My alarm worked (got me up at 3:50am). I wish my alarm was dead. My 20 mile run was slow -20 minutes slower than last week's 20 miler. Dang it.

My 3-year-old Charlotte and my 2-year-old niece dumped brown rice and various cereals on the cold storage room floor. While cleaning it I discovered mold growing on the bottom shelf. Ugh. The dry storage room has water all over the floor - it's not dry any longer! I made a triple batch of zucchini bread, but used 4 1/2 cups of brown sugar instead of white sugar, and 1 1/2 cups of white sugar instead of brown sugar. The brown sugar was dry, but I thought the lumps would dissolve. Nope. I spent way too much time with my hands (clean!) in the mixture trying to smash hardened lumps of brown sugar. My niece hit Charlotte, then burst into a huge crying fit when I told her "We don't hit". Well, we don't! Finally I put on a TV show to calm her down.

I really need to pick raspberries and peas - yesterday. I need to make a salad and dessert for a church meeting, but that's tomorrow. Still, it's weighing on me. I'm in charge of the meeting and that's taking up a lot of time, energy, and sanity.

Sadly, I'm getting a little (okay, a LOT) tired of cleaning up the remains of my kids' creativity. Next time I find a hammer on the floor I think I'll just cry. Or scowl really hard.

Well, life is certainly interesting, isn't it? My mom made me dinner. Mom's are good at stepping in when they're needed, aren't they? I hope I'm that kind of mom.

Good thing I get another chance at this life-thing tomorrow. Maybe things will straighten themselves up while I sleep.

Sleep. The great cure-all. I think I'll drop my alarm. Hah! Knowing my luck, it'll take more than a drop. Hmm, I've know where the hammers are...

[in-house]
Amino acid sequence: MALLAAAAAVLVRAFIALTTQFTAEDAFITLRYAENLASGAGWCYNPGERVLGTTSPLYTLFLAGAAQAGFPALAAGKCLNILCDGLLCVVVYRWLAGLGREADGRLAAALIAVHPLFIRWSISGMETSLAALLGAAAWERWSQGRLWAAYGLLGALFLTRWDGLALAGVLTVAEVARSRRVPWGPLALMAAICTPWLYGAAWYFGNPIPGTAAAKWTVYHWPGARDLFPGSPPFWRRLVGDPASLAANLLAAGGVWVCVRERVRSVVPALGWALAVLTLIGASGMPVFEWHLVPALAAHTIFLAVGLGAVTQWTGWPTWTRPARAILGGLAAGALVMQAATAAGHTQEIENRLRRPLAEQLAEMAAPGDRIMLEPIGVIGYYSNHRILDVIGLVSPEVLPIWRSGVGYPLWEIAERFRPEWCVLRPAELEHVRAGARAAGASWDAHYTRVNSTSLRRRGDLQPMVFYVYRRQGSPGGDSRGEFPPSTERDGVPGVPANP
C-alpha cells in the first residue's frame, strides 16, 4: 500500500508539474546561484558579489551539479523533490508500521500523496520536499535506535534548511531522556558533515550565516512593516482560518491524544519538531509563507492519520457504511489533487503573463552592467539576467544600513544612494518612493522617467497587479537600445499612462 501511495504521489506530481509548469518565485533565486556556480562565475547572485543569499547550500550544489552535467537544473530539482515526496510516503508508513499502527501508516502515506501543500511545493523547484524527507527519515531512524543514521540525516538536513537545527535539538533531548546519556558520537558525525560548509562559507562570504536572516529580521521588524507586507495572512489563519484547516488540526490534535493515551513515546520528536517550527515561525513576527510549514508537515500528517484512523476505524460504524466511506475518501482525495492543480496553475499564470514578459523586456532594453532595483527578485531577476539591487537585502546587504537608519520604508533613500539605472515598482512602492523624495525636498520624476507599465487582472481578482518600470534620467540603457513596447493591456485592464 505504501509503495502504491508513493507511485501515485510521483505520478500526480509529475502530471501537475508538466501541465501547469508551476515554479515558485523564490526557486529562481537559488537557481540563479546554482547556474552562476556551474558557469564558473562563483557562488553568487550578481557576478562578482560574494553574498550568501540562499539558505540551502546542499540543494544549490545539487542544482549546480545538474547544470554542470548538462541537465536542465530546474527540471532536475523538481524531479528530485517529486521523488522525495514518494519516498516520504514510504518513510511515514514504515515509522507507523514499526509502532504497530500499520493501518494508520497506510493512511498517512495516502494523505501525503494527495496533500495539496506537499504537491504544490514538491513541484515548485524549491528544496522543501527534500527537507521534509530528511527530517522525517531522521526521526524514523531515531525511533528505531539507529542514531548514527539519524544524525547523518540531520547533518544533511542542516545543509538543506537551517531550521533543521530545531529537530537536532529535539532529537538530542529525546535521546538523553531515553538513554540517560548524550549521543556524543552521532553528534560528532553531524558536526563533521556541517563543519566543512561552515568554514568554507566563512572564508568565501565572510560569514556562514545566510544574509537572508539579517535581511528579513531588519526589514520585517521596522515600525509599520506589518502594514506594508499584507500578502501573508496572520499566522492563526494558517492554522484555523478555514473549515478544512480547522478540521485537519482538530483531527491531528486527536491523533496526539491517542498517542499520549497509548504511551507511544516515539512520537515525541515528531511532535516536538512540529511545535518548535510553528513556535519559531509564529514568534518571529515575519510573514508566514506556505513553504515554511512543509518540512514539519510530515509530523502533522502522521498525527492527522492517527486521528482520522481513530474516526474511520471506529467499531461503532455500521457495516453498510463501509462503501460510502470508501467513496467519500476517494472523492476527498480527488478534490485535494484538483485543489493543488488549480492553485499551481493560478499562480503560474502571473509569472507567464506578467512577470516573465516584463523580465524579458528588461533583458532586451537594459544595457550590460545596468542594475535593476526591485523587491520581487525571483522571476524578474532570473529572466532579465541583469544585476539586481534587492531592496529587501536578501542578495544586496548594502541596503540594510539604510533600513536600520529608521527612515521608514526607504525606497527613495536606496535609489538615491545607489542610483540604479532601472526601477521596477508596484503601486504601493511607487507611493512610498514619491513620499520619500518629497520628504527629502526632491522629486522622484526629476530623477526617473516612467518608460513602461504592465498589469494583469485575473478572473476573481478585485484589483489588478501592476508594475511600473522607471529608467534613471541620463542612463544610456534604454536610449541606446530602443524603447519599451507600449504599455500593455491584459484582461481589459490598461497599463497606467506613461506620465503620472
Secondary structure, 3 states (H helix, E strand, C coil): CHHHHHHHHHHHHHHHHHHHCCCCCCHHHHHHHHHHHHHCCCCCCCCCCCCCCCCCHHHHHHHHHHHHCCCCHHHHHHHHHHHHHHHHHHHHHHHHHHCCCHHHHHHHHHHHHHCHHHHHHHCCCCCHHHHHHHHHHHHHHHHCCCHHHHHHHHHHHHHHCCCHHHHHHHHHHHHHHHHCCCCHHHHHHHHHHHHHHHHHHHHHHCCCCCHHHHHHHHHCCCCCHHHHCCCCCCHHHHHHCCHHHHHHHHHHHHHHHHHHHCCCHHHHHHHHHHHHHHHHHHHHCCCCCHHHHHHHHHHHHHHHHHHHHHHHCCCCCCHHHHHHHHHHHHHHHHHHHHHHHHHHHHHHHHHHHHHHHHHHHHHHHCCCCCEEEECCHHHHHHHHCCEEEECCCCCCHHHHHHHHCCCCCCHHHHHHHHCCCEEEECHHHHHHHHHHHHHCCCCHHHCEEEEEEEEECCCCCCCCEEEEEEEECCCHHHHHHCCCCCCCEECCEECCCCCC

Thursday, August 5, 2010

Off Kilter (aka Out of Kilter) :)

It was an off-day from the beginning - from BEFORE the beginning! I didn't sleep last night (or for the past week, for that matter), with my own tossing & turning coupled with Charlotte's own tossings, turnings, and crying-for-mom fits. So I'm tired. Plus I had a (great!) 20 mile run yesterday, so my body is fatigued anyway. All night long I kept checking the time. I was worried I'd sleep through my alarms (I set 2 of them on my watch at 5 minutes apart, just in case. But I still worried). I was excited for this morning's bike ride. Of course, I fell asleep deeply around 4am. My first alarm went off at 5 am. Suddenly I wasn't excited anymore. I was just plain weary. But since I was meeting people I knew I had to get up. Off-kilter with my one-hour sleep, things just got worse. I saw that my back tire was low, so I did my best to pump it up. I couldn't get it to 120 psi. I could only get around 80 (yes, I'm a wimp). My ignorance saved Jeff's sleep - if I'd known better I would've woken him up to help me.
My day kept getting more out of whack. I met one friend, waited for another, she didn't show, so at 5:36 we left. I had my phone on silent or I would've got the friend's call at 5:38 that she was there and wondering which route we took...she ended up going the opposite way we'd gone. I didn't see her message until 10am. Darn it! I really wanted her in the ride!
Only a mile or so into the ride a car pulled out of a side street right in front of us. We stopped just in time. Thankfully my kilter wasn't THAT off.
Just for the record, I've never claimed to be a cycling pro. I've never even hinted at knowing anything about biking. So nobody can blame me for not knowing you don't ride on a low tire. Why? Jeff told me it leads to something he calls "pinch flats." The low tire gets pinched in the rim and suddenly the low air turns to no air. It took me only two miles. Actually 2.3. I stopped, thoroughly frustrated, and sent my friend off to meet up with another friend. I rode homeward about a block before my tire was too low to ride anymore. The next 2 miles I walked my bike home. I was glad that I didn't have clips, that I was riding in my running shoes. It made walking easier. But I was annoyed. And tired. And feeling disoriented by the whole no-sleep/no-ride combination. I missed my ride! Walking home I couldn't help thinking that a 2 mile bike ride/2 mile walk was definitely not worth the night of insomnia.